“When one heard these things, one wanted to get up and applaud. People did that, and I did as well. One used to think, even if they [the government] do 25% of what they are describing, Russia’s investment rating will be reviewed up,” he says.

“They did nothing of the sort though — they did the opposite,” he says.

Vladimir Putin speaks during a Victory Day Parade in Red Square, with St. Basil Cathedral in the background, in Moscow, Russia, in May (photo credit: AP/Pavel Golovkin)
Vladimir Putin speaks during a Victory Day Parade in Red Square, with St. Basil Cathedral in the background, in Moscow, Russia, in May (photo credit: AP/Pavel Golovkin)

Russian economy is almost entirely dependent on imports — and on high prices for oil, its main export. Falling oil prices, international sanctions and Russia’s counter-sanctions, including import bans, have made the Russian ruble tumble.

A year ago, 32 Russian rubles could buy one US dollar. On December 17, 2014, the rate was as high as 68 rubles to the dollar.

As you read, Muscovites shop furiously to snatch import goods before prices double

Russians have lost more than half of their disposable income since the beginning of the year. While many didn’t believe the sanctions and the resulting economic downturn would impact them, signs of crisis are now hard to ignore.

As you read this, Muscovites are shopping furiously to snatch up import goods before prices double. Some retailers review prices daily; others list prices in “conditional units” (listing in the more stable US dollar is illegal). Apple has stopped online sales to Russia altogether, saying the ruble is too volatile.

Putin and his close circle were trained in subversion and propaganda by the KGB, says Rabinovich, and do not understand the complexity and interdependence of international financial markets. As their anti-Western rhetoric and policies erode investor trust, Russia slides into Soviet-style isolation. Yet Russia’s economy today is so closely linked with the global markets that isolation will mean total economic meltdown.

Russian Prime Minister Dmitry Medvedev speaks at a meeting of the expanded board of the Ministry of Finance in Moscow on April 15, 2014. (photo credit: Alexander Astafiev/AFP)
Russian Prime Minister Dmitry Medvedev speaks at a meeting of the expanded board of the Ministry of Finance in Moscow on April 15, 2014. (photo credit: Alexander Astafiev/AFP)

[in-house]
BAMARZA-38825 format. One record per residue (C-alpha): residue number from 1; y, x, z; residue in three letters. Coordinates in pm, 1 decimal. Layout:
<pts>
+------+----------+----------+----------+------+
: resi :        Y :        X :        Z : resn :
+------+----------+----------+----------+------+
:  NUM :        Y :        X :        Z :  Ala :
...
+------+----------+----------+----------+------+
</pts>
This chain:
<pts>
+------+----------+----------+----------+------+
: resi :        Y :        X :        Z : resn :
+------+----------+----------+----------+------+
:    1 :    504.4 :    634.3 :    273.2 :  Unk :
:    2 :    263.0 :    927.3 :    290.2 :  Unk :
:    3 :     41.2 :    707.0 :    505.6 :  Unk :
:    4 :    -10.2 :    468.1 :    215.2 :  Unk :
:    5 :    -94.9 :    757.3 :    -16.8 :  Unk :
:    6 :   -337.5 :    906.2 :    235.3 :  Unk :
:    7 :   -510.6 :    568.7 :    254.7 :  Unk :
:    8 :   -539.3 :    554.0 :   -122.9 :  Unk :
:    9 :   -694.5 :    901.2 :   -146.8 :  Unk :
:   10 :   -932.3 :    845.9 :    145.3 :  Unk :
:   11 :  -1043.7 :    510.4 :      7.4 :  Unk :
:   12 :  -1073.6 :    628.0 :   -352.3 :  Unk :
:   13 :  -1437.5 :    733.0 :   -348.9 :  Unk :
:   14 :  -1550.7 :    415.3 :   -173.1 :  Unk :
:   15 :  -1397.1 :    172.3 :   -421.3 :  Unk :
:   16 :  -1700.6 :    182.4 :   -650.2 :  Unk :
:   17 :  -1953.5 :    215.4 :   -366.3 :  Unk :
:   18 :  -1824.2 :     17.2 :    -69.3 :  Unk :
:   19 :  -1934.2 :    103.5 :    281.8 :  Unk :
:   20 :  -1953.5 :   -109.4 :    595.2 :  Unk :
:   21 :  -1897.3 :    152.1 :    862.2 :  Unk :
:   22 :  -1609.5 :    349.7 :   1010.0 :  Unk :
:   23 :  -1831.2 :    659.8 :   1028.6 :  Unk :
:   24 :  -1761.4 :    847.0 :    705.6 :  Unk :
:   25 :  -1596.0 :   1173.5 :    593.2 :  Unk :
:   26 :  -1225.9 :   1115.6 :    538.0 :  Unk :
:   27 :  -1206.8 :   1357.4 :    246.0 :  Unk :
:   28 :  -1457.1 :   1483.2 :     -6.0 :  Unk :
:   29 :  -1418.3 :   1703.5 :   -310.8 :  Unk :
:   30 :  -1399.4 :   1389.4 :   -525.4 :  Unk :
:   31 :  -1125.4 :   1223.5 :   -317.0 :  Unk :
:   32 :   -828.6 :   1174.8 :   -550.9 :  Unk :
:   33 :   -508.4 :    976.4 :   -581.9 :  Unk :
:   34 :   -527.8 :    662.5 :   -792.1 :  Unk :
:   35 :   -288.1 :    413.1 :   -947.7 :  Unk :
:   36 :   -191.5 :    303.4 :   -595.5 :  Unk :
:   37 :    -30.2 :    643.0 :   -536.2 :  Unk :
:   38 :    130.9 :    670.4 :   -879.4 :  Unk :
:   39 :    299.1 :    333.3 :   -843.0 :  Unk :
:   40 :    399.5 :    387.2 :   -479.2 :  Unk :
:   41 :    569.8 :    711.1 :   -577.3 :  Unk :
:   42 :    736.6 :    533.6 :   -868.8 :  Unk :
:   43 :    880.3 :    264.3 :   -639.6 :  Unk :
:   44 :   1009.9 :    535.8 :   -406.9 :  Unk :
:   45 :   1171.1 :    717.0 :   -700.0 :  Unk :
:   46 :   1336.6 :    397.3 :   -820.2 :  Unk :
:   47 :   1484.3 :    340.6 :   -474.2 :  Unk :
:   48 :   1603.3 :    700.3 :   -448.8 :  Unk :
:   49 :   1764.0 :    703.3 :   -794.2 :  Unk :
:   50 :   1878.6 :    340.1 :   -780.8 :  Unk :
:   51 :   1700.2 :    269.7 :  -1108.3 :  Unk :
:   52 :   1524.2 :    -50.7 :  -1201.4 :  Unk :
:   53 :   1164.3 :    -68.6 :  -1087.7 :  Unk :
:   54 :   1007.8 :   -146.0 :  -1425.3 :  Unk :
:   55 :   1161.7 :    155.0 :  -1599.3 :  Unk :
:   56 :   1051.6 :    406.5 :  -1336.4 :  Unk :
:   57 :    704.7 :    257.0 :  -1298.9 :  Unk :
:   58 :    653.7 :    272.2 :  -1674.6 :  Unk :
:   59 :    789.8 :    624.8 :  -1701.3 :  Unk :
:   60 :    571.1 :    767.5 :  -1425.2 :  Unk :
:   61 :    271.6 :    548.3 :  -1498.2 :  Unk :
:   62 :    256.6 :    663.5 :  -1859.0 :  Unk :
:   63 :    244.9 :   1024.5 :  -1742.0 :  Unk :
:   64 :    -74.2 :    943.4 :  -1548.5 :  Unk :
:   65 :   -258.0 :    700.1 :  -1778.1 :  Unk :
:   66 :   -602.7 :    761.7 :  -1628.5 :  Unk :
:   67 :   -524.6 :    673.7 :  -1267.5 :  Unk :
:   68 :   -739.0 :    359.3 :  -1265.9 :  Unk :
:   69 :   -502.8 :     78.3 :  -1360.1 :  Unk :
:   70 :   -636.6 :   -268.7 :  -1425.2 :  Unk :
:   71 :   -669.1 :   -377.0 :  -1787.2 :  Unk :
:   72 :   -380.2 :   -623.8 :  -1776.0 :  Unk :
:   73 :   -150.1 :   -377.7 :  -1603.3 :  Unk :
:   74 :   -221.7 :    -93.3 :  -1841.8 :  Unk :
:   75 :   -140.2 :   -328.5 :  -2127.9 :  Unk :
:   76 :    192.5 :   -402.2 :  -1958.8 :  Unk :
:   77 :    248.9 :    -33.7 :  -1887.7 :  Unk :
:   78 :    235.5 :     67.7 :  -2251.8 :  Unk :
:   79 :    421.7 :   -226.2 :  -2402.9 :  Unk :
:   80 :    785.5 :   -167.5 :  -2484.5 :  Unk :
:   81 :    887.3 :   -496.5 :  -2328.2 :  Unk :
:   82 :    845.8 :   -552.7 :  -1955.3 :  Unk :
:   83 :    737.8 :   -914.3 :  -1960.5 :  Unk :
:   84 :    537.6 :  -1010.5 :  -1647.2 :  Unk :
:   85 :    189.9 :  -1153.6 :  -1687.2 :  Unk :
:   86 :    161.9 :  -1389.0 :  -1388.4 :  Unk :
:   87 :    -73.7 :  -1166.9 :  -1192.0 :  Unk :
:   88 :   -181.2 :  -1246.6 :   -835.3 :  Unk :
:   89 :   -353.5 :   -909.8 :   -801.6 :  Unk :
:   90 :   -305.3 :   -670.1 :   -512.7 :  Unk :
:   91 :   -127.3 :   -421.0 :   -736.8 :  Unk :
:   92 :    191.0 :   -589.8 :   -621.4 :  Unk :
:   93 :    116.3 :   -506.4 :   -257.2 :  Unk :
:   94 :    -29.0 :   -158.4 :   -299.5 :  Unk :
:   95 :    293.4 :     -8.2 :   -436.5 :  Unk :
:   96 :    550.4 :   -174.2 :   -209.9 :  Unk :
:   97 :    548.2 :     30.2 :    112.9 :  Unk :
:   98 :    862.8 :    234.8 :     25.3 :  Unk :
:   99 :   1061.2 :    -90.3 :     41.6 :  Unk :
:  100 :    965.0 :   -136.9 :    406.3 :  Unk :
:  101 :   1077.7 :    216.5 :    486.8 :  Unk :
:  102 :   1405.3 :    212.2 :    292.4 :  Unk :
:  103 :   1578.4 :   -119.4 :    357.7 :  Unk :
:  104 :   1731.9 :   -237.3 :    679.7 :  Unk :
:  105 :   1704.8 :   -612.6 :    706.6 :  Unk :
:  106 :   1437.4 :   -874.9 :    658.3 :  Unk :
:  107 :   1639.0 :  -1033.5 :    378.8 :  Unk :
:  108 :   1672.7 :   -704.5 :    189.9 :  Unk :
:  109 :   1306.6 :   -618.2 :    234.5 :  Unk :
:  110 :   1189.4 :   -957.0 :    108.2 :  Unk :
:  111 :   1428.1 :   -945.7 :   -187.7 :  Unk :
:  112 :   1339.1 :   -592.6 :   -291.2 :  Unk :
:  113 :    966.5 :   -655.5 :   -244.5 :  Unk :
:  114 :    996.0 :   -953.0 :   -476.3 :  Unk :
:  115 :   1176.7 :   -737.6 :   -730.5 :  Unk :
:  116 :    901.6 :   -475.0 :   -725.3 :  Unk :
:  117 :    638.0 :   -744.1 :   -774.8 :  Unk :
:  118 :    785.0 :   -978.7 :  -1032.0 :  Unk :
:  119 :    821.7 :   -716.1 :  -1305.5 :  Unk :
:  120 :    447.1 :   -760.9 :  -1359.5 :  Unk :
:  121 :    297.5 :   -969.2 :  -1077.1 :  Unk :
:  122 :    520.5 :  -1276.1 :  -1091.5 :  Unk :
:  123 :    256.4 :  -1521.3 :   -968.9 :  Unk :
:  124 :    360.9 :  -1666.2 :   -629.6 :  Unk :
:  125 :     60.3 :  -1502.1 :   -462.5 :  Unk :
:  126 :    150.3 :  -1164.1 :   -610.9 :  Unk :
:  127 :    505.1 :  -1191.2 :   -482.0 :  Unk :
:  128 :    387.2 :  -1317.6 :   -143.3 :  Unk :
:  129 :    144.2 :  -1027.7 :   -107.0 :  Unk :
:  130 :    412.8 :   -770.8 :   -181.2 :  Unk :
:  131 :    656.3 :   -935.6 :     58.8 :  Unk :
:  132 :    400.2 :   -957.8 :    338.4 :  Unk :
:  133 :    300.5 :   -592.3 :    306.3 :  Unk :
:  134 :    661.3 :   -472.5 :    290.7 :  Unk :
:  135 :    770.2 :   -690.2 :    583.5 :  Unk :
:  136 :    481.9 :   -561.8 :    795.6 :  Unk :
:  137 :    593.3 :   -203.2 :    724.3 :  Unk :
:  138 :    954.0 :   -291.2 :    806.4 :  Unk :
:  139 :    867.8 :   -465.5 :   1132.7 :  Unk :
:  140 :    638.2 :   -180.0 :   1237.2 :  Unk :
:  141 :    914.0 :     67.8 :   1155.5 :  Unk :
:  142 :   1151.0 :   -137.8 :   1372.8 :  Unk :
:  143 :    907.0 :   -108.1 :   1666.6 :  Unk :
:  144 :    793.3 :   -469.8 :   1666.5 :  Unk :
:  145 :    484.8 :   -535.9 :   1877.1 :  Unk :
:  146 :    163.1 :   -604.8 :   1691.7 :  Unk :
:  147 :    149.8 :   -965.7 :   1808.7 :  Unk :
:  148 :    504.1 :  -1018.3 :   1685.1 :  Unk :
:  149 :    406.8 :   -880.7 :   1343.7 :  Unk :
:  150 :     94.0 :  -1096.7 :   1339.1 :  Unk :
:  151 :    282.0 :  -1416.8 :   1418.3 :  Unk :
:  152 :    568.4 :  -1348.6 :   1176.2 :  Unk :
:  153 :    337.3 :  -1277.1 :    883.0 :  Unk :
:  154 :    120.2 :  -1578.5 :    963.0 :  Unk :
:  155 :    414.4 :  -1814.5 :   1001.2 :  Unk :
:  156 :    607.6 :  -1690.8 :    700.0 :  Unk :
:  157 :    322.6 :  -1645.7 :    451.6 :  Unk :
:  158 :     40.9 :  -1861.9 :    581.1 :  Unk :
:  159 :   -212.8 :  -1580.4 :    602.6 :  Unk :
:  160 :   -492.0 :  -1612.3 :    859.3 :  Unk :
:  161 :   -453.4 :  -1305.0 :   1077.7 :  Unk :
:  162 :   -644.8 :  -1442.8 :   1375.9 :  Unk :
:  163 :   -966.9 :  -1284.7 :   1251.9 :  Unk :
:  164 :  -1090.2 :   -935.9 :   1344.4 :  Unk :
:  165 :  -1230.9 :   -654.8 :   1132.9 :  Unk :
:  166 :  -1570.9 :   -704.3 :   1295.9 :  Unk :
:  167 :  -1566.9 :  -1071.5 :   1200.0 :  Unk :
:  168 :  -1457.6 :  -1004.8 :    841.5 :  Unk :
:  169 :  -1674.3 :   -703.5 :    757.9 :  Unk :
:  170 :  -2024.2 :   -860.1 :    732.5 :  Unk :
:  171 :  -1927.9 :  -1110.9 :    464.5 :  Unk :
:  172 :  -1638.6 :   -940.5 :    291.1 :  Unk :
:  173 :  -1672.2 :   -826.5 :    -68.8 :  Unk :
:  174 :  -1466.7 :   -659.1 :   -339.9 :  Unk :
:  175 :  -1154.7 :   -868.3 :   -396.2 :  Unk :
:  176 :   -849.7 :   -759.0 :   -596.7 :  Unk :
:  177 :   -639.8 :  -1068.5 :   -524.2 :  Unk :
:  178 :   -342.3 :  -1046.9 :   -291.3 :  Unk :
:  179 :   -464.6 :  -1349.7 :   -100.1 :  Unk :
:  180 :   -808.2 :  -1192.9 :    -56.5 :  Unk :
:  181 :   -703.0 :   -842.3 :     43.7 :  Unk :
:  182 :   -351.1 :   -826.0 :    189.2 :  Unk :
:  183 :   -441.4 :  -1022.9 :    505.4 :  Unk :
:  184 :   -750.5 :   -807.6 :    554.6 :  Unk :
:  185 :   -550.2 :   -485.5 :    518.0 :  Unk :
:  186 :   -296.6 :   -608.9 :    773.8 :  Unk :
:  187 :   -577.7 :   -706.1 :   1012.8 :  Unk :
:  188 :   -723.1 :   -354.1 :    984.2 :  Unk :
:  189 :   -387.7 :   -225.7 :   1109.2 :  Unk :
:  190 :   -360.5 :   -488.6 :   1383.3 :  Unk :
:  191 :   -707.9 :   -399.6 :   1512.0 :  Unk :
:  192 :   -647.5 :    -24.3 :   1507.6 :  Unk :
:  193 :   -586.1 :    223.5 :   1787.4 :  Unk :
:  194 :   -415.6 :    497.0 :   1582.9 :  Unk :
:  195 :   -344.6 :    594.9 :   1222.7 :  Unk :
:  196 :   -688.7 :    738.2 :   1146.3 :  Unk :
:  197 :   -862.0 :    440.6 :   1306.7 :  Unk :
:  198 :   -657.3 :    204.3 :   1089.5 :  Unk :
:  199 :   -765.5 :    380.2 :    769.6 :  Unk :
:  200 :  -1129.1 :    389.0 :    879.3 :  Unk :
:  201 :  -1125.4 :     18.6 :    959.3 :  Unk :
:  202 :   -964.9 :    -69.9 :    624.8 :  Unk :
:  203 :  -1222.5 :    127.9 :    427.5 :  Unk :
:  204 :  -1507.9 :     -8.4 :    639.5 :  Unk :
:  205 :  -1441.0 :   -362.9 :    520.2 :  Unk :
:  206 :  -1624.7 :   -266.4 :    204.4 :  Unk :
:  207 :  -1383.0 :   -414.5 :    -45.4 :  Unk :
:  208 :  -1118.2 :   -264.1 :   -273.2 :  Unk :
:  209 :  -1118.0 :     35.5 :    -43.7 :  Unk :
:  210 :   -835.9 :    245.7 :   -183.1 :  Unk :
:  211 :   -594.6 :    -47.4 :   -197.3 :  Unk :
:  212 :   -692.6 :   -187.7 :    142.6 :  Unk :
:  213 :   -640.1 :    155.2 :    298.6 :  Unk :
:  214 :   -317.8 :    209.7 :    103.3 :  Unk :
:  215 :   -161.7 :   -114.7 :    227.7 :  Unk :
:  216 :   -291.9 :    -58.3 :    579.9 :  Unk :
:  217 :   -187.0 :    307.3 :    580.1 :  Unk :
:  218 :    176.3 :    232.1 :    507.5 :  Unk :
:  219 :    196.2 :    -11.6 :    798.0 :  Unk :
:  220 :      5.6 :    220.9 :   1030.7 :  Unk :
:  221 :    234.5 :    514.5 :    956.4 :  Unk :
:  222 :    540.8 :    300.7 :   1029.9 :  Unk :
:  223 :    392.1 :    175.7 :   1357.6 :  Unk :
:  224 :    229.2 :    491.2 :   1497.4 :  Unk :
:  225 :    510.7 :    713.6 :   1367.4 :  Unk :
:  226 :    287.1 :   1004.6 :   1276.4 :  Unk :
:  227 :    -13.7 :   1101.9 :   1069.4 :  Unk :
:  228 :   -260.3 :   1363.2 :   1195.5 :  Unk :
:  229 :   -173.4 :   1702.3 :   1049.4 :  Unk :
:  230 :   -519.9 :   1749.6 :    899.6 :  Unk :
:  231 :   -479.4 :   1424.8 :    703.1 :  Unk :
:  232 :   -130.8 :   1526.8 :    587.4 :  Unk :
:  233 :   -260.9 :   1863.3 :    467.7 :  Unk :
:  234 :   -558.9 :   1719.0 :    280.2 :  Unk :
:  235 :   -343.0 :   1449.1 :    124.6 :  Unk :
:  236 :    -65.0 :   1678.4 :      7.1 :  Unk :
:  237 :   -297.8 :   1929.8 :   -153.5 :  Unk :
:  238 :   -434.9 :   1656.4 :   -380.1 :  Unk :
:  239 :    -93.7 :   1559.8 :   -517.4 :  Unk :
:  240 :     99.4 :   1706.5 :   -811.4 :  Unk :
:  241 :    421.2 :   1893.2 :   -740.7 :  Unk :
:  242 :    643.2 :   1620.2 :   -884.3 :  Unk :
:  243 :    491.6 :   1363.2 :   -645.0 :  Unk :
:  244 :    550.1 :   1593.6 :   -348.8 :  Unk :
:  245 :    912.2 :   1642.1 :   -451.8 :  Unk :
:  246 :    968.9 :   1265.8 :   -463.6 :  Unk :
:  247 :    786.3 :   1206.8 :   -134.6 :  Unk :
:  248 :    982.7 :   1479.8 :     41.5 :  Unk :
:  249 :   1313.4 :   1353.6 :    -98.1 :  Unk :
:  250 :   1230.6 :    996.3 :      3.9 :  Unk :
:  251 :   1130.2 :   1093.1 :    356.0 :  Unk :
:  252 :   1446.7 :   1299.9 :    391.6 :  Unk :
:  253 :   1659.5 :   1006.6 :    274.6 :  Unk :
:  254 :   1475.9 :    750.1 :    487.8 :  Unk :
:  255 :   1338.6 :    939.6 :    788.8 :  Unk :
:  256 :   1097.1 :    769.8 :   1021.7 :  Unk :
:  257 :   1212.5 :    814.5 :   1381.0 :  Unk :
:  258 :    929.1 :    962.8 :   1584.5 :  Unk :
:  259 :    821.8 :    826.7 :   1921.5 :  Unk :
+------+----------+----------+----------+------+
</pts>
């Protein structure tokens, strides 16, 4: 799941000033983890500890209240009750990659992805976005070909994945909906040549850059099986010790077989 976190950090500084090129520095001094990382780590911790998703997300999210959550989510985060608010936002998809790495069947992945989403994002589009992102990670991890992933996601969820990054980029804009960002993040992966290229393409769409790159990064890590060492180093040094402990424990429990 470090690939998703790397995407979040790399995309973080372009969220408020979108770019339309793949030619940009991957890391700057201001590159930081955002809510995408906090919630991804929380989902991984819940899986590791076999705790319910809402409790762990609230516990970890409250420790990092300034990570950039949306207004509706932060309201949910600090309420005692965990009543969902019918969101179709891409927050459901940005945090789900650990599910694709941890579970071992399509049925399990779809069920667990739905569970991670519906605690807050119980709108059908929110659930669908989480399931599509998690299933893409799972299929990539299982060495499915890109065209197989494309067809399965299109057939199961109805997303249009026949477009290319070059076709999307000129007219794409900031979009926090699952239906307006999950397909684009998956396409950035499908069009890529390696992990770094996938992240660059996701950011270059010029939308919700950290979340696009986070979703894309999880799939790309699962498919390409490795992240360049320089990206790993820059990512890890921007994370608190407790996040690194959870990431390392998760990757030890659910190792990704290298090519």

This comes at a time when the federal government in Moscow is spending billions to prop up the falling national currency and as the Kremlin rapidly runs out of money, it is losing its grip on problematic regions such as terrorist hotbed Chechnya.

Rabinovich predicts that when the federal government will no longer be able to offer financial incentive to the regions, Russia’s feeble federalism will crumble.

Rabinovich’s worst-case scenario, however, is an outcast Russia in the world’s financial markets with Putin “clinging to power.” He says that unless Russia reverses its aggression in Ukraine, cuts out the nationalist, isolationist rhetoric, and undertakes judicial and economic reform, collapse will start in a matter of months in Russia’s outlying regions, especially in provincial one-factory towns.

Moscow will drown the protests in ‘rivers of blood’

In this scenario, when trade links with overseas clients and suppliers get cut, hundreds of thousands of people will lose their livelihoods. And when they go out into the streets, Moscow will drown the protests in “rivers of blood,” says Rabinovich.

Russia is a dangerous place for government critics but for some reason Rabinovich doesn’t seem concerned about his personal safety. He believes his email might be monitored and phone conversations recorded, and while the wheels of his jeep were punctured on two occasions earlier this year, he downplays the danger, saying that he hasn’t noticed anything suspicious beyond that.

Rabinovich’s forecasts have so far been spot-on. He often ends his Facebook status updates by writing, “I am not saying what might happen. I am saying what will for sure happen.”

Even Slava Rabinovich would like to be wrong about Russia.